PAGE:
By christina capatides CBS News September 18, 2018, 7:59 PM We just got our first glimpse of Brie Larson as Captain Marvel
Both Marvel and DC Comics – the giants of the cinematic superhero world – have had massive successes in recent years with blockbusters that shatter the mold of what a traditional superhero looks like.
In 2017, Patty Jenkins and Gal Gadot's "Wonder Woman" took the world by storm, inspiring young girls and adult women across the globe with a gripping portrayal of a powerful superhero who, at long last, looked like them. Then, in January 2018, came Marvel's groundbreaking smash hit, "Black Panther," which drew massive crowds to the movies and inspired a generation of African-Americans youth with Chadwick Boseman's formidable yet compassionate T'Challa.
Now, circa March 2019, another awesome female superhero is set to fly into theaters – Brie Larson as "Captain Marvel" – and this morning, we got our first glimpse of the trailer.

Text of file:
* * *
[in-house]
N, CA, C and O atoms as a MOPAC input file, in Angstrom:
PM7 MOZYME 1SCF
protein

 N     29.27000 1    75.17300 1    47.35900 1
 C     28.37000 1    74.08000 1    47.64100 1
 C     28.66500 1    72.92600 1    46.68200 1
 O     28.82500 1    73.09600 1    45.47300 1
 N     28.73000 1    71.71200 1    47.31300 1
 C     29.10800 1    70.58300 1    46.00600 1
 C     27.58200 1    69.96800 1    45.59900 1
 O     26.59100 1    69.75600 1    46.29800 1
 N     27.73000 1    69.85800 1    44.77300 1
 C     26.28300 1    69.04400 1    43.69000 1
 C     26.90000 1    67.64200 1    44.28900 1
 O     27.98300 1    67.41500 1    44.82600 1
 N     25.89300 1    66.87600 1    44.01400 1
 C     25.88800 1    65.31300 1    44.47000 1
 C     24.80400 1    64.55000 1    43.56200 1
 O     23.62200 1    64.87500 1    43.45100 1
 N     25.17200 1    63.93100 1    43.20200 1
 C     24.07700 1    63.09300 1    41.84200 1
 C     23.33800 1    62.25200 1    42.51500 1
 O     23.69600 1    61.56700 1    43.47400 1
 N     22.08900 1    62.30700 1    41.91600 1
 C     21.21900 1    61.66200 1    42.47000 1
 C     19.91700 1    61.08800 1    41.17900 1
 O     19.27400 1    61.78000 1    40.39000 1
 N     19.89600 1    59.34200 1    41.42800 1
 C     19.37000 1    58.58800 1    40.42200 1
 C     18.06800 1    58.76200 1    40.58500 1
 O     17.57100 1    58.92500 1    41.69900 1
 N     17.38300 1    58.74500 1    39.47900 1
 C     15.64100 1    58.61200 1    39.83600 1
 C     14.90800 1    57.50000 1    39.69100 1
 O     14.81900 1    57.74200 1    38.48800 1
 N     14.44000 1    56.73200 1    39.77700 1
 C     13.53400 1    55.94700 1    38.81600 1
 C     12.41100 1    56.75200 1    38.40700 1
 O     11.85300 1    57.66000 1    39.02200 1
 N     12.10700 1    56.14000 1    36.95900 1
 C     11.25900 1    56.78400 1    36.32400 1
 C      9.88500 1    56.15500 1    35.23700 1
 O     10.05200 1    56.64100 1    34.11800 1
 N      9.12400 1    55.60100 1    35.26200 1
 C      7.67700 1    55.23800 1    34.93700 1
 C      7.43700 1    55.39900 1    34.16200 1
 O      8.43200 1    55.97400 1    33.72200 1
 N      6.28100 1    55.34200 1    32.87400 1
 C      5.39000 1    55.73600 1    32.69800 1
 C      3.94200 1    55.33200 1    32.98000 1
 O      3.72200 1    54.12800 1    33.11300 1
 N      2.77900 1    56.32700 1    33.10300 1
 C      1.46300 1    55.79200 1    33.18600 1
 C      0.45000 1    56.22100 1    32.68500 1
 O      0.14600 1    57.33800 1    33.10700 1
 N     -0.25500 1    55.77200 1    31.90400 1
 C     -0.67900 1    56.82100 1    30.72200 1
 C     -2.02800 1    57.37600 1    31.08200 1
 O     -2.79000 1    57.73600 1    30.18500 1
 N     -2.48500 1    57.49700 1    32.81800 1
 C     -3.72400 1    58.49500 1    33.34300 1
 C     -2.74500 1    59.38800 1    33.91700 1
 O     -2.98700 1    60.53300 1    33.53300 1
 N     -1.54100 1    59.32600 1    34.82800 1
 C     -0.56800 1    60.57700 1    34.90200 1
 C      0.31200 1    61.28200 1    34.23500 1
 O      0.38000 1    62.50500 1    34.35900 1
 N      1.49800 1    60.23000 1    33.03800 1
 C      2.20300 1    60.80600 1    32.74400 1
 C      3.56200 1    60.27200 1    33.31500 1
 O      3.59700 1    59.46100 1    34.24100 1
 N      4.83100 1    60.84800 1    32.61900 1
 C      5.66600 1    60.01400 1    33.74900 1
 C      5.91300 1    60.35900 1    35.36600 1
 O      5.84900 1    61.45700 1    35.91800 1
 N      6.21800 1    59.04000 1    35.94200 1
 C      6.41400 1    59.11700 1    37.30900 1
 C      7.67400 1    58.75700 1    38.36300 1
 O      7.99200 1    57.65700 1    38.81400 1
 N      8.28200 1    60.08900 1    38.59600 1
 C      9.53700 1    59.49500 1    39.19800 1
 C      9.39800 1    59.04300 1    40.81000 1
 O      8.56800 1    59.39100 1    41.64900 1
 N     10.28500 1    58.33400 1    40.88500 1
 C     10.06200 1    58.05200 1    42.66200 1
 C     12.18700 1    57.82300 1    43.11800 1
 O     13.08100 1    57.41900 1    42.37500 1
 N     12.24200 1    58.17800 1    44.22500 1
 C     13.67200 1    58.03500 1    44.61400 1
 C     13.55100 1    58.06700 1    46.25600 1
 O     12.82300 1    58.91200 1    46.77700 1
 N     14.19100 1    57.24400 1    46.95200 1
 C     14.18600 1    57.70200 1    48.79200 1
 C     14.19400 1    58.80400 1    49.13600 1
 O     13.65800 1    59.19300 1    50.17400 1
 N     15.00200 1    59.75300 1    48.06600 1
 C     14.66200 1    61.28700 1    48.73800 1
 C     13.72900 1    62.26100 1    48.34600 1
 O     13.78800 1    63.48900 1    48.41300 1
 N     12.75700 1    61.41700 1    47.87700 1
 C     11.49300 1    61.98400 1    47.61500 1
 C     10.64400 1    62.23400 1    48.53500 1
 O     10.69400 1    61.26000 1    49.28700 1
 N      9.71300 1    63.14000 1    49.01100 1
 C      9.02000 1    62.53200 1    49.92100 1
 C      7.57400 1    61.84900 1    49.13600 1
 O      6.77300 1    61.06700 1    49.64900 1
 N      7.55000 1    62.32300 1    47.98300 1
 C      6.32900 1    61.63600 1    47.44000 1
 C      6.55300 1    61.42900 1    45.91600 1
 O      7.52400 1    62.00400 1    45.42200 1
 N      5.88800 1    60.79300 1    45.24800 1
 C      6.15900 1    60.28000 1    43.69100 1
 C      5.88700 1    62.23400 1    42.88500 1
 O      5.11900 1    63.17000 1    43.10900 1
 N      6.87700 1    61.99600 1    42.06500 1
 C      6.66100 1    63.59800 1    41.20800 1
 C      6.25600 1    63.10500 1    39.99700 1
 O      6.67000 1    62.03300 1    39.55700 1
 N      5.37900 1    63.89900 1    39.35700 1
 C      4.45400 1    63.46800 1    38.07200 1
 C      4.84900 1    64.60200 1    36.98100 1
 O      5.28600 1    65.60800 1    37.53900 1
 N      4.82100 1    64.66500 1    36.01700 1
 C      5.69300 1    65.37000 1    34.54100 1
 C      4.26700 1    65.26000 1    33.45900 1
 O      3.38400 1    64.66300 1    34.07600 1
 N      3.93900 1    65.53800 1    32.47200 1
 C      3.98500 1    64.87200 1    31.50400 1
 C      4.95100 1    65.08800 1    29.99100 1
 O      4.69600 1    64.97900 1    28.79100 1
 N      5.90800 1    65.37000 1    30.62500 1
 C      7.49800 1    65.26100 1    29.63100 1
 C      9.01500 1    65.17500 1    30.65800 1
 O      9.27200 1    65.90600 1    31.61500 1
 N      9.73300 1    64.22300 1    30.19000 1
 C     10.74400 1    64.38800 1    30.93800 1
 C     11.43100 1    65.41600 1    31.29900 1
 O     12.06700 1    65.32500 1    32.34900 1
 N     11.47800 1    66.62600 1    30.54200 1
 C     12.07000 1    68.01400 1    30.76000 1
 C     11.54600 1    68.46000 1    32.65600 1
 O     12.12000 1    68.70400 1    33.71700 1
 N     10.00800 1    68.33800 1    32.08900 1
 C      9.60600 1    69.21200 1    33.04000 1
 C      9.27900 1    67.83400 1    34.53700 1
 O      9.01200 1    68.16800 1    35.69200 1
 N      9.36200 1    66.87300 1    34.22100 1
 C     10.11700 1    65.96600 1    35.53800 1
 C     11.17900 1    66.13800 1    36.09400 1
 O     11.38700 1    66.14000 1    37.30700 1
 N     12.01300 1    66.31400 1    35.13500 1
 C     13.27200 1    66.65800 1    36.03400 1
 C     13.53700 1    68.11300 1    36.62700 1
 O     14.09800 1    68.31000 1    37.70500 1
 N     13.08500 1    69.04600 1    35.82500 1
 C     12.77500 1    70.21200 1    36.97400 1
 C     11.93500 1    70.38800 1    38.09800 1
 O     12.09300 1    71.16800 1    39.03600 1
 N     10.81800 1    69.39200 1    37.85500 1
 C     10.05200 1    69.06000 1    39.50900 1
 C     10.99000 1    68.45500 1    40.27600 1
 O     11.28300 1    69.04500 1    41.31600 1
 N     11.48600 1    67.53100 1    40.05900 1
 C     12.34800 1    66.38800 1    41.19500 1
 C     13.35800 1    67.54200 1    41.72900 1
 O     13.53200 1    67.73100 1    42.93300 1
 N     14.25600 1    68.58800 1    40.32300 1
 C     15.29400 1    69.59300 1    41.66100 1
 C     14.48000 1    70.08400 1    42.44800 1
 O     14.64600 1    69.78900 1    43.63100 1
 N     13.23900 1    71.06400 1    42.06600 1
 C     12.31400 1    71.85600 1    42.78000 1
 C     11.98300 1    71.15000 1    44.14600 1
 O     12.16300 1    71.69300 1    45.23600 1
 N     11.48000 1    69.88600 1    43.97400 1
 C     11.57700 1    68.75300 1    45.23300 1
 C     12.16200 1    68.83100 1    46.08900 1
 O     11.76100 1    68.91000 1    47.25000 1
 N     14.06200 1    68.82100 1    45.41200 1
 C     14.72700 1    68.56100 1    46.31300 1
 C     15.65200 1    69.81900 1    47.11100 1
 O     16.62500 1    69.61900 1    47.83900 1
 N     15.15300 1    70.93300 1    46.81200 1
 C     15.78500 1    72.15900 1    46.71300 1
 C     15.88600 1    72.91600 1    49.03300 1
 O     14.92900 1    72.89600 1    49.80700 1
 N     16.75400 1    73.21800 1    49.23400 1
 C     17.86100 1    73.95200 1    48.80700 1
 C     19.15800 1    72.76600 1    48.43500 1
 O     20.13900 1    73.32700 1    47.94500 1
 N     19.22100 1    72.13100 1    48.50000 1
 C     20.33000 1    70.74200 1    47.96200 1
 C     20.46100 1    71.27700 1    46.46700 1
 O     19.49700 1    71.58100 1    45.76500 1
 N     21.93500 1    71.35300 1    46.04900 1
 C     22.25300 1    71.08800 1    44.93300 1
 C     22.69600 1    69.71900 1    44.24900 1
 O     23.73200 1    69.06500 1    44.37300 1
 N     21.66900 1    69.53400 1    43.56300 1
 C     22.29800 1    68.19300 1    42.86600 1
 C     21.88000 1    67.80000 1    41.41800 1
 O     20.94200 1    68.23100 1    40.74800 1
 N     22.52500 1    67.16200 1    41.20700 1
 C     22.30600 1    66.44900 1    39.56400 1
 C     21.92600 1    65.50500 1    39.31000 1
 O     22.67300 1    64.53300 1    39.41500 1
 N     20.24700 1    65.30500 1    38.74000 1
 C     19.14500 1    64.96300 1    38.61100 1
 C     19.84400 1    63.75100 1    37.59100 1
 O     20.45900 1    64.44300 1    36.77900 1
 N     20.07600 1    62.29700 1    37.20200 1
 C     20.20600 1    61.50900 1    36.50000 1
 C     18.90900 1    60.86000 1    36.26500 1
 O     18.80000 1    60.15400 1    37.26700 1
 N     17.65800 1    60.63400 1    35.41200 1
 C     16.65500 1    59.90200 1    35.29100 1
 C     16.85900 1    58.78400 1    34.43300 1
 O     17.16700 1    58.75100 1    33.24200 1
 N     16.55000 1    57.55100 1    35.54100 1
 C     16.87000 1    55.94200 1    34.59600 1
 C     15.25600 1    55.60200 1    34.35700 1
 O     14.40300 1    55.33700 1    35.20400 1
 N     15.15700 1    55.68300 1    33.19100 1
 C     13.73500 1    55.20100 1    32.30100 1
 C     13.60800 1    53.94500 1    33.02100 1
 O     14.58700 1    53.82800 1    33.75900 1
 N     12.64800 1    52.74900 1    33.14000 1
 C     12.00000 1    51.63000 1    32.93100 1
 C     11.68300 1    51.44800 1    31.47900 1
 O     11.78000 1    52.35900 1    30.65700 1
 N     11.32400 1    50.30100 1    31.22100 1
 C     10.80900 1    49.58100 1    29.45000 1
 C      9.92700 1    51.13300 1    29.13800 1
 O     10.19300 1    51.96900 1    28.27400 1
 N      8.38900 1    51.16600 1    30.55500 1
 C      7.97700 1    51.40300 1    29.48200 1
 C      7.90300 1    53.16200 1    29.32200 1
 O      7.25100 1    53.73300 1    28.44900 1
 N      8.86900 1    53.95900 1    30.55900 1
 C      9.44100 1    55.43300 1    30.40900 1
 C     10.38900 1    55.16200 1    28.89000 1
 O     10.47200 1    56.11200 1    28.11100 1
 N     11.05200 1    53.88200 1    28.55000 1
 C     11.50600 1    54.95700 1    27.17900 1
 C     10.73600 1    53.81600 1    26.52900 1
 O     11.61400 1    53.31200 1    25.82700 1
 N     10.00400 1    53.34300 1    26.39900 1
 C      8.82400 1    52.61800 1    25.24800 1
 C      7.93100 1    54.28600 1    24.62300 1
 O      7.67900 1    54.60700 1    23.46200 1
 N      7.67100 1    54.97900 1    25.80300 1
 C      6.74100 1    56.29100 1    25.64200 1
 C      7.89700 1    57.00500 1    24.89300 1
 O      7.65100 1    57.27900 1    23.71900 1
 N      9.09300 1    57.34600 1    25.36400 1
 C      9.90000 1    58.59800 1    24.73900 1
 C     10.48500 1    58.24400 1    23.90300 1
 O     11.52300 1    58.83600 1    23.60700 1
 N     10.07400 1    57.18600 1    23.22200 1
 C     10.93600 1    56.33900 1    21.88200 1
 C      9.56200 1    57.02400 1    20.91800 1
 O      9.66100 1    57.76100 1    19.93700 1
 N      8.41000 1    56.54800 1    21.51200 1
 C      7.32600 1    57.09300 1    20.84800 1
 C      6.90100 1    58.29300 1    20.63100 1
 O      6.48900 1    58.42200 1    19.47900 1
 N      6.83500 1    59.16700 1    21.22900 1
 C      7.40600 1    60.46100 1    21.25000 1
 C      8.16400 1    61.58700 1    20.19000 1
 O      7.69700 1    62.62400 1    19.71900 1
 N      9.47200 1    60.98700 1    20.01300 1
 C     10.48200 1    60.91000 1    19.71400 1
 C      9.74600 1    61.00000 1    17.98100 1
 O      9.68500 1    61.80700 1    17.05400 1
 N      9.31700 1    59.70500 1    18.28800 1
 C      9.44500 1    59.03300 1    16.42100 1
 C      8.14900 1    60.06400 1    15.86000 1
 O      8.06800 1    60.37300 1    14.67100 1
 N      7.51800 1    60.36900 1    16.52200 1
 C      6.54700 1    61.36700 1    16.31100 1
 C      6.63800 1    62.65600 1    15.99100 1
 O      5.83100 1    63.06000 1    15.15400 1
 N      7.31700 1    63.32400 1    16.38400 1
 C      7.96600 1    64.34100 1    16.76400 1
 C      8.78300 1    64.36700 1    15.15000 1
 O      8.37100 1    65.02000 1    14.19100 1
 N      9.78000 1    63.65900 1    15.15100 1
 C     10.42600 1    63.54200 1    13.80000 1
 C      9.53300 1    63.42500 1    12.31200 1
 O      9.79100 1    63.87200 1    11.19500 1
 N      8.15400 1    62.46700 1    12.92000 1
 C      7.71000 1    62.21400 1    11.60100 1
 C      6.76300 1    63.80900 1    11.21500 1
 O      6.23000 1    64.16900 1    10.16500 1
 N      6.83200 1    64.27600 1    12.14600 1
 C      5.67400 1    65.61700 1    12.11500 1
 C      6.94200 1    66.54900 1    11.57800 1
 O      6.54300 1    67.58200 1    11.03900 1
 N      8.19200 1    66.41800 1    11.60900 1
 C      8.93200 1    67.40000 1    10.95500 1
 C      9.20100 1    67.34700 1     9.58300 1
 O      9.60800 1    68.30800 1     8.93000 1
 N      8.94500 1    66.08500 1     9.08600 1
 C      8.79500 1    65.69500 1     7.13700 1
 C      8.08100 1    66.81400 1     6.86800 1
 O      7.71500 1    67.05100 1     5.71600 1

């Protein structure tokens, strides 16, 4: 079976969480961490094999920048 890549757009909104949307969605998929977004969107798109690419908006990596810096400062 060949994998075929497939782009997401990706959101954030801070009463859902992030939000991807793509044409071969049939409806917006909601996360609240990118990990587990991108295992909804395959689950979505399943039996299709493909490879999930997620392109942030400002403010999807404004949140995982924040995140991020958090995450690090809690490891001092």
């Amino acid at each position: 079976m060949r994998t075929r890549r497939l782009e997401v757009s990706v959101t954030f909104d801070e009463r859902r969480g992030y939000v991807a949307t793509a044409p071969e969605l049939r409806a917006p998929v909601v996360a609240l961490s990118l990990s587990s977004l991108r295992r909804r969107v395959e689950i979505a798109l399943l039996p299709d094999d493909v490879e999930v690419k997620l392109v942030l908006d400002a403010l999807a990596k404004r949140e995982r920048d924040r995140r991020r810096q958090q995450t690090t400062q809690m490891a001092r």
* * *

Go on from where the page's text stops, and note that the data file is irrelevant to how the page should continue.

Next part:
In the opening moments, we see her falling to Earth, which is a nod to the character's backstory that is sure to send an excited chill up comic lovers' spines. You see, Larson's character, Carol Danvers, is a former fighter pilot for the U.S. Air Force. And comic book legend has it that one day, while on a rocket in space fighting alongside the Kree military in an intergalactic battle between two alien worlds (both of which have been teased in the "Avengers" films), there is an explosion and her DNA fuses with that of a Kree, named Mar-Vell, played by Jude Law.
As a result of the accident and its consequent DNA fusing, Danvers returns to Earth with superhero strength, the power of flight and the ability to project energy, which explains the exciting clips of Larson in the trailer shooting light from her eyes.
Mobile app users can watch the video here.
"Captain Marvel" is set in the mid-1990s and today's trailer wastes no time in establishing this point of nostalgia. No sooner does Larson's character fall out of the sky than she crash-lands in a Blockbuster Video store.
"War is a universal language," a voice says in the background as Larson swaggers through a subway station with a confused and alarmed look on her face. "And I know a renegade soldier when I see one."
Young women across the world will likely also recognize a female icon when they see one.
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